Berrettini leads Italian men's youthful renaissance

 - Simon Cambers

After a golden era for Italy's women, Berrettini finds himself the older statesman of a new generation of Italian men chasing major success

Matteo Berrettini, Roland Garros 2020, first round© Cédric Lecocq/FFT

Take a quick look at the men’s draw for this year’s Roland-Garros and you could be forgiven if you thought the event was being played in Rome instead of Paris.

Italian men are littered across the main draw, with 10 of them making it in by right and two coming through qualifying.

Only France with 18 – seven of which are wildcards – and the United States with 13 have more players in the field, with Spain, led by Rafael Nadal, alongside Italy on 10.

Italy has a long tradition at Roland-Garros – Nicola Pietrangeli won back-to-back titles in 1959 and 1960 and Adriano Panatta won in 1976 . But after Italian women led the way for a decade, with Francesca Schiavone winning in Paris in 2010 and Flavia Pennetta at the US Open in 2015 – the men have taken over.

With 13 Challenger Tour events in Italy, young players, in particular, are able to play at a top competitive level without the cost of travelling abroad, while the Italian Federation is actively ensuring its emerging players receive wild cards into events.

While only 24, Matteo Berrettini is already becoming the older statesman of Italian tennis. He cruised into the second round at Roland-Garros with a 6-3, 6-1, 6-3 victory over Vasek Pospisil of Canada on Tuesday.

The seventh seed is the highest-ranked Italian, but with the likes of Jannik Sinner – who crushed David Goffin in the first round – and 18-year-old Lorenzo Musetti – who beat Stan Wawrinka in Rome – fast rising, he almost feels as though he is getting old.

“Yeah, now it's crazy, until last year I was the young one,” Berrettini said. “Now these two are with big steps stepping in. When I had their age, I was starting, I was playing Futures.

"I'm older, but I still didn't have so many experiences. This is my third Roland-Garros, and I'm 24. Probably them at 24, they would have played already maybe six Roland-Garros.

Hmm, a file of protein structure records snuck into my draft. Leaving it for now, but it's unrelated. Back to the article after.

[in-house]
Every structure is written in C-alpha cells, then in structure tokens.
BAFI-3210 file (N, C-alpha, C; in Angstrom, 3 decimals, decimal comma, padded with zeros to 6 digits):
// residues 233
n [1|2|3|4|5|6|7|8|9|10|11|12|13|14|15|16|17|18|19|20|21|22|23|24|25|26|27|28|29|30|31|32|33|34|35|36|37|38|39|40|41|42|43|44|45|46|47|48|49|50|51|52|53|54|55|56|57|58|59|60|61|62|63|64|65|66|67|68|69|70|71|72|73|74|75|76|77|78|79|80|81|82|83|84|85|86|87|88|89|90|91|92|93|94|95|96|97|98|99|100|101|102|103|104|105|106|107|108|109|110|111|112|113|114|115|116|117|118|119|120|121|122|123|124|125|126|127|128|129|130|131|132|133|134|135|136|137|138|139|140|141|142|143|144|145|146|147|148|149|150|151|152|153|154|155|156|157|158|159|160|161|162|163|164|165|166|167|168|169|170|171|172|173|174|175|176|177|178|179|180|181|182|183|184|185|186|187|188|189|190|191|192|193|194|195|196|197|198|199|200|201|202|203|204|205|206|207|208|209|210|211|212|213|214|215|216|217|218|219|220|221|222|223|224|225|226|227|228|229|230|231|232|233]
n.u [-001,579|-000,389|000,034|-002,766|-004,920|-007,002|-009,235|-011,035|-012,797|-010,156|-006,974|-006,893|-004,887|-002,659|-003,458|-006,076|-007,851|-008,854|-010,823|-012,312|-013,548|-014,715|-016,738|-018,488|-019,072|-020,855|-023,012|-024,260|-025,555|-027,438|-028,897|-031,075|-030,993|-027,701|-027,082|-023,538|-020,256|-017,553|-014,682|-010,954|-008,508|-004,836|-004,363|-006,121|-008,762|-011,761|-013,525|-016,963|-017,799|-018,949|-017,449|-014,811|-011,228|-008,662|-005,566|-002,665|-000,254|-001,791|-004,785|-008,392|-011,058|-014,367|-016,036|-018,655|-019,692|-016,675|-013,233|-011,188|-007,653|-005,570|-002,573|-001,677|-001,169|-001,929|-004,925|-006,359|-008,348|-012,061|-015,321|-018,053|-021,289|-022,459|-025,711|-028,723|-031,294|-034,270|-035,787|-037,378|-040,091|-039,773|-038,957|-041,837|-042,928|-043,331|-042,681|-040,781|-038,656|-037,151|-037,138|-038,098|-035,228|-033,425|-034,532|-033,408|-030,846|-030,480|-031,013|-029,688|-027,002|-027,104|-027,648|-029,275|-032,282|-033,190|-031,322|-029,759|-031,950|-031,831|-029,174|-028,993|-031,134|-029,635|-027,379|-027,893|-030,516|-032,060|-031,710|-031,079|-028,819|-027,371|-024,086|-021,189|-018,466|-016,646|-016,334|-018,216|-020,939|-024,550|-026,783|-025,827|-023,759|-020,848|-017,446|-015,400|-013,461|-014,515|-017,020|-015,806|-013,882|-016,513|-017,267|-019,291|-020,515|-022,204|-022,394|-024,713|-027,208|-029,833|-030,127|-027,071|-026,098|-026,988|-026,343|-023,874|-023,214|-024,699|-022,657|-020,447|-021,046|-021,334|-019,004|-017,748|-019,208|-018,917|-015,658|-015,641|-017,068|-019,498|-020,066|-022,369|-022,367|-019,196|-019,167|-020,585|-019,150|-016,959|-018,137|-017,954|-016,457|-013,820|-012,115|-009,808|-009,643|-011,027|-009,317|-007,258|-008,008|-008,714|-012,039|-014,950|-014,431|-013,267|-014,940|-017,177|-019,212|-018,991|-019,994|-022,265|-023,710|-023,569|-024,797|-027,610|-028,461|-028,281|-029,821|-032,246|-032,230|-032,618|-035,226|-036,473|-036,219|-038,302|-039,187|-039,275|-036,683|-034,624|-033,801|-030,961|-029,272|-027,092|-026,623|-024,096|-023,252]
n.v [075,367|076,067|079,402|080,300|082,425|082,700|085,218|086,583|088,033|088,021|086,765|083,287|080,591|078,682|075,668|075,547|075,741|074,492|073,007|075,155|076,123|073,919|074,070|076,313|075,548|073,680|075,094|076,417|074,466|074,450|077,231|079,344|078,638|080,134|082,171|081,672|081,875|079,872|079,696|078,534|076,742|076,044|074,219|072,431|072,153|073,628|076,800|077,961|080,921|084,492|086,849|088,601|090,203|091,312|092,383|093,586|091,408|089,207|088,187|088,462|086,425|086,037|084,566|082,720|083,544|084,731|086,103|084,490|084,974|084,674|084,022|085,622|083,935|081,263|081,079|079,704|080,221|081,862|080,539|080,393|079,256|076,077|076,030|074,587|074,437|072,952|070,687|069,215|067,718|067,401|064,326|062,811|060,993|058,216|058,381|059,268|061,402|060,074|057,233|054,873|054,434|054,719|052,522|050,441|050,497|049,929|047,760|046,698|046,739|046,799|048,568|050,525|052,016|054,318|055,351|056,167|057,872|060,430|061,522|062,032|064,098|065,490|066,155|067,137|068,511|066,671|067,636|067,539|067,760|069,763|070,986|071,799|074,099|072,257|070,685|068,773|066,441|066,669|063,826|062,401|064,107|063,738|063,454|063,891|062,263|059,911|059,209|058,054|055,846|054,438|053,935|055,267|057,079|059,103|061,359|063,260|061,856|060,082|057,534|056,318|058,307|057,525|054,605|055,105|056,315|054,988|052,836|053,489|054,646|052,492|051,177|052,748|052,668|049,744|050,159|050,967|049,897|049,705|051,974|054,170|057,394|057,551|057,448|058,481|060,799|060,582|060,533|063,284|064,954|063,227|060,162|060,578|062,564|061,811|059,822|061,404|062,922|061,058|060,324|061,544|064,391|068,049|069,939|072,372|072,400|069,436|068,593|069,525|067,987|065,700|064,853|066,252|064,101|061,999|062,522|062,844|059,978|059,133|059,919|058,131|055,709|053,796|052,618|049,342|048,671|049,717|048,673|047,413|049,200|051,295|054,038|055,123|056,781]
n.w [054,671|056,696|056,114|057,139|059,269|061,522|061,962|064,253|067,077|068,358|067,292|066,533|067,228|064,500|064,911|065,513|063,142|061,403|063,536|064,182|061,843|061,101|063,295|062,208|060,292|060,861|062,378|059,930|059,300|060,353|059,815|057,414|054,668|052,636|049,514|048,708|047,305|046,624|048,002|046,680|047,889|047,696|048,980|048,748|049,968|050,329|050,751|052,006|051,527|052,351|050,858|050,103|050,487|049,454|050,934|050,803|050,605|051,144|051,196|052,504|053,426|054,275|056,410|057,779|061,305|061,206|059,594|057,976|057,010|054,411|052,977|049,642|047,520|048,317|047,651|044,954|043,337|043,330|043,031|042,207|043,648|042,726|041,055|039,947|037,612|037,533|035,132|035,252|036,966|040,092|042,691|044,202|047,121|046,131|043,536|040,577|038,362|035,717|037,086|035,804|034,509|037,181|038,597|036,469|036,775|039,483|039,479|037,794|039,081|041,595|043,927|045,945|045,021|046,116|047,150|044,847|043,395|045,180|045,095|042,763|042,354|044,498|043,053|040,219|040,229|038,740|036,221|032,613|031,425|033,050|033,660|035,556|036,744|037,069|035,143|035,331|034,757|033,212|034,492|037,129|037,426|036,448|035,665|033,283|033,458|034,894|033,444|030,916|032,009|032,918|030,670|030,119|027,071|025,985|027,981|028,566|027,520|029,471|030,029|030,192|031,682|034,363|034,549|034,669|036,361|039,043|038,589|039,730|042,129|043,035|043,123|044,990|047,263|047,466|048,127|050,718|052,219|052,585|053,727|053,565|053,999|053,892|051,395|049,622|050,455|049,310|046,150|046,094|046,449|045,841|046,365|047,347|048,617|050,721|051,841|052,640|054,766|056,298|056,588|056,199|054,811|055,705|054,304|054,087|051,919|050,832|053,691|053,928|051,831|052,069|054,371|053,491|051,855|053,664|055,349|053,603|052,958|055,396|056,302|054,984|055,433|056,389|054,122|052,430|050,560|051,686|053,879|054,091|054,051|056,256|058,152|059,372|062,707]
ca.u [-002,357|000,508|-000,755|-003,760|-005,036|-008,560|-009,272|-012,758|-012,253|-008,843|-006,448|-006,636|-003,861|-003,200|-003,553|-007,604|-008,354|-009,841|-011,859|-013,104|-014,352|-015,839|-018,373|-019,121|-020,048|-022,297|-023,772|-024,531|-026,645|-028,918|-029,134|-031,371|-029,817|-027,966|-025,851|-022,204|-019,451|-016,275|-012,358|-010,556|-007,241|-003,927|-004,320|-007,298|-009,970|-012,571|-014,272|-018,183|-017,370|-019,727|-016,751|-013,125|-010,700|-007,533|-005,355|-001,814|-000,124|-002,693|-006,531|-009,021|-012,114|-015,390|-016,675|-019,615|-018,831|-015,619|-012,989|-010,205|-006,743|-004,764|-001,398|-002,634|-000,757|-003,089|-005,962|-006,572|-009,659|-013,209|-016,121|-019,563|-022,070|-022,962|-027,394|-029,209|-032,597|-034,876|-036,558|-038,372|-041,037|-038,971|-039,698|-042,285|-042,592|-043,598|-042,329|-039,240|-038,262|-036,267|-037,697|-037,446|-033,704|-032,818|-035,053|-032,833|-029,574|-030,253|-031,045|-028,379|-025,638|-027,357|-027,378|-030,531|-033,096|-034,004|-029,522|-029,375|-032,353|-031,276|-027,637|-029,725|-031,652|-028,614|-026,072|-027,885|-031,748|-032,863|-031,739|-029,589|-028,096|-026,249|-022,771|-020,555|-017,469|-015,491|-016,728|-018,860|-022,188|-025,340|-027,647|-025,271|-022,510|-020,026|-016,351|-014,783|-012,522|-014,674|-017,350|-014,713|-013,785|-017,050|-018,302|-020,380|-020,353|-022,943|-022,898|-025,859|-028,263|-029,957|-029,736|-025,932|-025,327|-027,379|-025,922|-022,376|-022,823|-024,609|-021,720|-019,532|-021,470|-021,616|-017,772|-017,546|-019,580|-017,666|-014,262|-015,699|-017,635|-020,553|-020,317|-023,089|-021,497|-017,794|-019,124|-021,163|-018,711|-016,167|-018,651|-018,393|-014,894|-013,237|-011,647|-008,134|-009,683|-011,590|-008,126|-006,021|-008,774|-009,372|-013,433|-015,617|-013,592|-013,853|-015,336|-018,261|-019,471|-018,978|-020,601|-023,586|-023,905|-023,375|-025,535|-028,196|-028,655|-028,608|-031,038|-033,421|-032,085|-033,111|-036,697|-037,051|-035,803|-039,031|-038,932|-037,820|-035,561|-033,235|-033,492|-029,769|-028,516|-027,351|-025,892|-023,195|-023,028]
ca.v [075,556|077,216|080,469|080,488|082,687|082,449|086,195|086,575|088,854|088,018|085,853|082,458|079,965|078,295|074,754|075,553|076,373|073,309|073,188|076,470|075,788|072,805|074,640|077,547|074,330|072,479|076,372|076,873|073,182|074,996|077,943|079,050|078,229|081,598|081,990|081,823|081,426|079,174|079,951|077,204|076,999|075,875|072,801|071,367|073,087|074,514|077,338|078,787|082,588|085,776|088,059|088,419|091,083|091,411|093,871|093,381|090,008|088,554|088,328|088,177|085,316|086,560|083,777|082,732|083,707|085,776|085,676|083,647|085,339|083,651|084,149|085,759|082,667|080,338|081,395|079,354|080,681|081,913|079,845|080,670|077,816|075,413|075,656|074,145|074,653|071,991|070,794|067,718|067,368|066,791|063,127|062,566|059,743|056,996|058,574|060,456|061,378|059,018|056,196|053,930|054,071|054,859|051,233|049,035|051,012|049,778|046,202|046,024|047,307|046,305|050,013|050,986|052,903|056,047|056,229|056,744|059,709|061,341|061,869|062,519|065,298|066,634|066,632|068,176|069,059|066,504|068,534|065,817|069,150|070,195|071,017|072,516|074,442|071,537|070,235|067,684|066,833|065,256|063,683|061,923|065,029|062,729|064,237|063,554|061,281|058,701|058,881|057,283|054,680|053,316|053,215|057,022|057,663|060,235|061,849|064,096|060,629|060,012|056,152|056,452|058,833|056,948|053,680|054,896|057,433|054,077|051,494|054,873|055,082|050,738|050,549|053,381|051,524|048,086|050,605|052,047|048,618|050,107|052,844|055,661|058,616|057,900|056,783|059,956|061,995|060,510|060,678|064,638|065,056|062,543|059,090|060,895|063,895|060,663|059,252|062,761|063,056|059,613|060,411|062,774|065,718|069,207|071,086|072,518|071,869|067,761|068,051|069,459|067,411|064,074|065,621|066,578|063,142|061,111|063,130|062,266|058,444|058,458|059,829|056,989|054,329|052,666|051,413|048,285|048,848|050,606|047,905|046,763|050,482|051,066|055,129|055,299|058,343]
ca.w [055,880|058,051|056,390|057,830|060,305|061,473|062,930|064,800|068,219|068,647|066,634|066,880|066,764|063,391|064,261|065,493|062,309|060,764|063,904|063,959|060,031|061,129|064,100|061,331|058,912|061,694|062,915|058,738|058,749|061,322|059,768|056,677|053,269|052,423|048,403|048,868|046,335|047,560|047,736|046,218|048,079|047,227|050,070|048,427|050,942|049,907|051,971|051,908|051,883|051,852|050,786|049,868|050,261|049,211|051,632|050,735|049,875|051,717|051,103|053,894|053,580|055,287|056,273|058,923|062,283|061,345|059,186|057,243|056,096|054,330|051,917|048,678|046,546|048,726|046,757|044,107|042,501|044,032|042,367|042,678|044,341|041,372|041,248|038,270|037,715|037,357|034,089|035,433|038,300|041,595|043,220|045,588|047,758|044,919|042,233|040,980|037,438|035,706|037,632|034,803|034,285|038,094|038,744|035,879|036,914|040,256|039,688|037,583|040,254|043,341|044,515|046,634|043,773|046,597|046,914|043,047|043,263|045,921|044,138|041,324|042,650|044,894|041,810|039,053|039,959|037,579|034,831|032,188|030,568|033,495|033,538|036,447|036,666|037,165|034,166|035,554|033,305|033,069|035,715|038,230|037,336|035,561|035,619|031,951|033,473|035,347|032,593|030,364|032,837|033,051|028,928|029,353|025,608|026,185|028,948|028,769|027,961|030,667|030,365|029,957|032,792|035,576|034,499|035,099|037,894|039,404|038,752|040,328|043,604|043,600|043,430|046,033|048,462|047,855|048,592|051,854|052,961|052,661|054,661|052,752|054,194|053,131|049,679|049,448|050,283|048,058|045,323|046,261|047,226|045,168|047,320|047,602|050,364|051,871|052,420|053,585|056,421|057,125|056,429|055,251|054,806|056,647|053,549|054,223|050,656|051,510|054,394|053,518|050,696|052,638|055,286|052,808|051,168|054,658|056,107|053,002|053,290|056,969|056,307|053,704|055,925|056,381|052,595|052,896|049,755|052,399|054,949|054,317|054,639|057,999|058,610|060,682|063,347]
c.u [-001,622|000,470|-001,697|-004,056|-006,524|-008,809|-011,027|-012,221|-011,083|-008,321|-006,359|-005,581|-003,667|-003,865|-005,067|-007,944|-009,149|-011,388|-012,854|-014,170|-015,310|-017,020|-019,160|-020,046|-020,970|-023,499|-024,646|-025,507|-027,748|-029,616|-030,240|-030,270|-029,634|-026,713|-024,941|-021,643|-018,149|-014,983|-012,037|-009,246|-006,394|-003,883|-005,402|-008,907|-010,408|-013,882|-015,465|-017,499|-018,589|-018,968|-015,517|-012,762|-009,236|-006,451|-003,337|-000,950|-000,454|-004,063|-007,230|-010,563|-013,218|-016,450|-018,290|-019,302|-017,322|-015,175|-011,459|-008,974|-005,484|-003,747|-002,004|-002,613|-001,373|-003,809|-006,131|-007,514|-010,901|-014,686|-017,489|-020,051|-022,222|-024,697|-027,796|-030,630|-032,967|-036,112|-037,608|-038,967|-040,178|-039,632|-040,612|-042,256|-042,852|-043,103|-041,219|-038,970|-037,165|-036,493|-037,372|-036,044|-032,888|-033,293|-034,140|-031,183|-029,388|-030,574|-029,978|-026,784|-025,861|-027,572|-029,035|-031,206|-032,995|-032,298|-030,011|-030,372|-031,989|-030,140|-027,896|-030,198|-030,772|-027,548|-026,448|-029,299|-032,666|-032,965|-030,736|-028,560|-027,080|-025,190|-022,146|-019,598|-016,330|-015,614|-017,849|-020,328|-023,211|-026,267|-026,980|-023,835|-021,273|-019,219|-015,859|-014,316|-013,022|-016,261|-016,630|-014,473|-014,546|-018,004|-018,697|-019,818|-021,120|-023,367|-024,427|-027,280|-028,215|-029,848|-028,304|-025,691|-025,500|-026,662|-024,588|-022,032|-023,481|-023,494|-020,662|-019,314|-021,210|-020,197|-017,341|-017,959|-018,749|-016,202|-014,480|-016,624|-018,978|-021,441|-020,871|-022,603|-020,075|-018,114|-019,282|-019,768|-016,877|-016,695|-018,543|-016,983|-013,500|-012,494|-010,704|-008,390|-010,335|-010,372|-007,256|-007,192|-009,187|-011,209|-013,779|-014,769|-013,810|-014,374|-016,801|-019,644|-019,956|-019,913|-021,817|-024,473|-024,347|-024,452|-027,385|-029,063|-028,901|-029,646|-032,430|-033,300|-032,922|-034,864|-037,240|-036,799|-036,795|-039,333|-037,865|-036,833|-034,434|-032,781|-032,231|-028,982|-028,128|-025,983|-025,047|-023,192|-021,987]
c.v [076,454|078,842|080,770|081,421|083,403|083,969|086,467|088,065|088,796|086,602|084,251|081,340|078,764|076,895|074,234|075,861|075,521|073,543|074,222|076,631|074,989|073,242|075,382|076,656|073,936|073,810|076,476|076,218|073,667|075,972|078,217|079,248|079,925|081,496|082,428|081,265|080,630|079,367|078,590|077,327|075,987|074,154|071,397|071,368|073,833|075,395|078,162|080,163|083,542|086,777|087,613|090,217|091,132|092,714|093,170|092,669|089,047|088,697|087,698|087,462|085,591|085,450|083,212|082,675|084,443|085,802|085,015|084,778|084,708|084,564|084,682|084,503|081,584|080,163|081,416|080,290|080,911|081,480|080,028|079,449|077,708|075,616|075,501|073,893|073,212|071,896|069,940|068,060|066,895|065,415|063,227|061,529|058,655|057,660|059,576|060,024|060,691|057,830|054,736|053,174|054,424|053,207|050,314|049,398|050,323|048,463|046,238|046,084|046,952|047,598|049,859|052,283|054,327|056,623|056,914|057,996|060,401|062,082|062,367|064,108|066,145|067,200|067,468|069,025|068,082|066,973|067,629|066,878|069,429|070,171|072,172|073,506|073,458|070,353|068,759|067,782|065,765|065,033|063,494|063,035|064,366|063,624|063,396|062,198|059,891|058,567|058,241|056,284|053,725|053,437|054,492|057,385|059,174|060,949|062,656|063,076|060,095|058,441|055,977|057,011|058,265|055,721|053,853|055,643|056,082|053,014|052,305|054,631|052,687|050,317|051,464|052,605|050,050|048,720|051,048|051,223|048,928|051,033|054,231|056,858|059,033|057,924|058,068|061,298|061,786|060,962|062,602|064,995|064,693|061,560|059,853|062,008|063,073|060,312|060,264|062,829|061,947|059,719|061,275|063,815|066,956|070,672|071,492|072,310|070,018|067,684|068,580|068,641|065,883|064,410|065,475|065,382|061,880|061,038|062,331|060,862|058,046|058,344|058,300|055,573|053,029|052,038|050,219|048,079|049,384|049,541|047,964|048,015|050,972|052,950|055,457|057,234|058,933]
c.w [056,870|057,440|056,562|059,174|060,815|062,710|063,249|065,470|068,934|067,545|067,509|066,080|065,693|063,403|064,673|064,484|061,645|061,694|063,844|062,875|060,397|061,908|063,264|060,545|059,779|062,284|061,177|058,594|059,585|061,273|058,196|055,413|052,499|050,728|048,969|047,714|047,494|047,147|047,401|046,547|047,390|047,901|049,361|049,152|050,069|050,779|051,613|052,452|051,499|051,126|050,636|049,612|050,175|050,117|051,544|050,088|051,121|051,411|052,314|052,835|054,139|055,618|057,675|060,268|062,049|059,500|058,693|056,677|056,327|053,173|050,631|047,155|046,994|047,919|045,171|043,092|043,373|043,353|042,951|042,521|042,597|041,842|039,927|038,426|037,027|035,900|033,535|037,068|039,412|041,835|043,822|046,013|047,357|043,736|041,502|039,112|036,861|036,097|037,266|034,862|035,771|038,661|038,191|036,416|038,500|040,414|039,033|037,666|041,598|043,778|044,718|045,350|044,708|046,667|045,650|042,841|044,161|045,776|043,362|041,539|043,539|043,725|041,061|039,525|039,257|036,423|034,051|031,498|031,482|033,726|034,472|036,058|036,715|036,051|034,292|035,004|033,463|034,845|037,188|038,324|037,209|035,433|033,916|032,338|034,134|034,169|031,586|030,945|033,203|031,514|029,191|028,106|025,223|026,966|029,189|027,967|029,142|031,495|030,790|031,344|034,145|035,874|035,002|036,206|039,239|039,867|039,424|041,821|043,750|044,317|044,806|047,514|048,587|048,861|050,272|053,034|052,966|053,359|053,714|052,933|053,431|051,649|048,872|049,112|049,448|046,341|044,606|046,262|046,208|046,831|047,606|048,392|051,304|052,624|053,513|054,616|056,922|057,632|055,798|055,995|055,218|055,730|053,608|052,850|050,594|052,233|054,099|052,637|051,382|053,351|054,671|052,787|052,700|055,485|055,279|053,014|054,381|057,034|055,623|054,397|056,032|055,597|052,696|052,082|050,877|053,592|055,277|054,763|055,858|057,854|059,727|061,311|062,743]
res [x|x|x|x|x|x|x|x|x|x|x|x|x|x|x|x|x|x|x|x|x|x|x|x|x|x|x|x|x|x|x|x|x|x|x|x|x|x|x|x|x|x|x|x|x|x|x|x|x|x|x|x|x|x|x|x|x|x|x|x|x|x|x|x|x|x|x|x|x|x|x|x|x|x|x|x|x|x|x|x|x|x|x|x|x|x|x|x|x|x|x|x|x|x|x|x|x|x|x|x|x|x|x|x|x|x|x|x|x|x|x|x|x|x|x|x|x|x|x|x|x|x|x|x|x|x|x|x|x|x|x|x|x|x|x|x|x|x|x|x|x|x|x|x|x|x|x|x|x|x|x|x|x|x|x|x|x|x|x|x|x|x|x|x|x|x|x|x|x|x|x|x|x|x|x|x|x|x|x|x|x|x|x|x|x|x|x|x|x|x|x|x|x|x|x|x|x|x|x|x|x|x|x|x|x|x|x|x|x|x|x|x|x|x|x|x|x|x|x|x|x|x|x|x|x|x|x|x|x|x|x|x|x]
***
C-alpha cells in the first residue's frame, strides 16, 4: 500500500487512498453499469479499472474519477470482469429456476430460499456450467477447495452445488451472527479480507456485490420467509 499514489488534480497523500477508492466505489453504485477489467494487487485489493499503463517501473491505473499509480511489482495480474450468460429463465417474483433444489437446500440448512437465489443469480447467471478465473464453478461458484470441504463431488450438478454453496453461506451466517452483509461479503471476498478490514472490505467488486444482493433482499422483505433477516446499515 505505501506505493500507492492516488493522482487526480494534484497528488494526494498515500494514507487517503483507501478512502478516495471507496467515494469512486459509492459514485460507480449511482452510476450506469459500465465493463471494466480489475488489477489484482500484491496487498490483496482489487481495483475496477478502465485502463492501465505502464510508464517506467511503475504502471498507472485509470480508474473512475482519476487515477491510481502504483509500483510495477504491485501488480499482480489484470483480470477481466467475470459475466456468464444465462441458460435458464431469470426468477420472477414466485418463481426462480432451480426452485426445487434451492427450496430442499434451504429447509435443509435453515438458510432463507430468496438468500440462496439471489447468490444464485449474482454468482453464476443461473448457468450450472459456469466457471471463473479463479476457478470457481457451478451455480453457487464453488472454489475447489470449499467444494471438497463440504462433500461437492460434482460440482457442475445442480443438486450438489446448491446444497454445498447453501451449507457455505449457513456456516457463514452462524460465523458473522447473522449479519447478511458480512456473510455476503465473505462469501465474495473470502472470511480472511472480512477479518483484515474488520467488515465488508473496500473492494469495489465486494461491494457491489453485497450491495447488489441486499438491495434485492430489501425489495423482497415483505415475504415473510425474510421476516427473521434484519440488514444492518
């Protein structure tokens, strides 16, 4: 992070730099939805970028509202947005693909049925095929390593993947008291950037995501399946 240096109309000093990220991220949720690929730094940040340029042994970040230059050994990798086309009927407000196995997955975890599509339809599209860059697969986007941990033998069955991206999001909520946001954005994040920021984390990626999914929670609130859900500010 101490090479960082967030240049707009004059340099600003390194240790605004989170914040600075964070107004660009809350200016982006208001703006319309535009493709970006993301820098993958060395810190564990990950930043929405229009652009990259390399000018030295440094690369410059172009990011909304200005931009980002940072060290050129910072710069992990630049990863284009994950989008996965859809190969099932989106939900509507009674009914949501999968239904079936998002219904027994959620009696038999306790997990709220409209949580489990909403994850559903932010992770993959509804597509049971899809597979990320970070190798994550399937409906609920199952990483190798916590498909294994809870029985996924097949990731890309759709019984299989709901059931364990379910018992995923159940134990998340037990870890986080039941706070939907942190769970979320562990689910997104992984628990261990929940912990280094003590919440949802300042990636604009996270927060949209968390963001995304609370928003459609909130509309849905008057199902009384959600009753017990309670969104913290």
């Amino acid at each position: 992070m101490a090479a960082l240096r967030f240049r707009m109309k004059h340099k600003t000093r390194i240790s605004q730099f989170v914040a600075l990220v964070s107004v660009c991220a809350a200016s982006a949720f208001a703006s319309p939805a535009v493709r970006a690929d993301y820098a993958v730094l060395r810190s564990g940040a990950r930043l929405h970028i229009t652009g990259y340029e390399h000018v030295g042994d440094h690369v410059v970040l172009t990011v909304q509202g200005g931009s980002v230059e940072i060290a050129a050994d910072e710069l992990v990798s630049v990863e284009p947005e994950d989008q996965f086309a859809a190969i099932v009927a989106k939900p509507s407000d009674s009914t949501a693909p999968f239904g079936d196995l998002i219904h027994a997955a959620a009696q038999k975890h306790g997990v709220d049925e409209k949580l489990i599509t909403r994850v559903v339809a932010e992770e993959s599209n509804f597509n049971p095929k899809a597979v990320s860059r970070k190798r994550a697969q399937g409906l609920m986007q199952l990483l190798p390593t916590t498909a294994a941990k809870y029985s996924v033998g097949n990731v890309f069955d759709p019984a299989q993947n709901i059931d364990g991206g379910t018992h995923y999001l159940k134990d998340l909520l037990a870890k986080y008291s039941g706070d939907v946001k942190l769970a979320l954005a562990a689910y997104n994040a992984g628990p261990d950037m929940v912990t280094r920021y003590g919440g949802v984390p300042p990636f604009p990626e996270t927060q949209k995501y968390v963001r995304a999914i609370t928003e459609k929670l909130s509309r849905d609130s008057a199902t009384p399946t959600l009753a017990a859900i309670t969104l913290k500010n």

“It's definitely different. But I'm feeling that still I have a little bit more experience because I've been in the tour a little bit more. These two are really young and impressive.”

For Berrettini, Italian men’s resurgence is down to a combination of factors.

“Obviously you have to have the guys that are good enough to play this kind of tennis at this level,” he told reporters at Roland-Garros on Tuesday.

“At the same time it's a consequence, I think, of what happened two years ago with Marco (Cecchinato, who reached the semi-finals at Roland-Garros in 2018) a little bit, what the [Italian] federation did for the younger ones like me, Lorenzo Musetti, and Jannik Sinner.

Lorezno Musetti, Roland-Garros 2019© Pauline Ballet/FFT

"Then all the great job that all the coaches are doing with the older ones, like (Salvatore) Caruso and (Stefano) Travaglia."

The abundance of Challenger Tour events has been a key factor. For many countries, which don’t have any events, their players are forced to travel, incurring immense cost with no guarantee of success. In Italy, they can stay at home for long periods without losing out on competition.

“I think we are the second, maybe first country for Challengers after the US,” Berrettini said. “The federation guarantees wild cards for the younger ones. It's important also if you have the ranking to play, you don't have to travel too much. You can be in Italy, in Europe, and it's a big thing. I mean, you're going to get, like, less tired.

“(It is) one thing… going (to) China, being there for two months. (It is another) thing being in Europe, Italy, especially for two months. This is really great. It's great for everyone, especially for the younger ones, because they can have a chance to play a high level since the really beginning.”

Italy is also looking to the long-term, too. Berrettini has been with his coach, Vincenzo Santopadre, for 10 years; Sinner has had Ricardo Piatti in his corner since he was 13 and Musetti has been with Simone Tartarini for several years already.

Matteo Berrettini, Roland Garros 2020, practice© Philippe Montigny/FFT

The Nitto ATP Finals will be held in Turin for five years, starting in 2021, and Italian tennis is booming.

“I'm really happy for the Italian crowd,” Berrettini said. “Once one player is losing, they have five or six to follow. It's really good for the moment. It's really good, if you think about the Davis Cup.

“It's really good for myself because it pushes me to achieve more and more. That's one of the main things. We are helping each other. One week one is winning, the other week the other one is winning. We want to push each other for the best.”

And Berrettini also said the performances of the Italian women had inspired the men.

“It was really impressive, was really great period that we been like some years ago with (Schiavone), with Flavia (Pennetta), with Sara (Errani), with Roberta (Vinci),” he said. “I think we had a great period for the girls. Now we hope to have the same period with the guys.”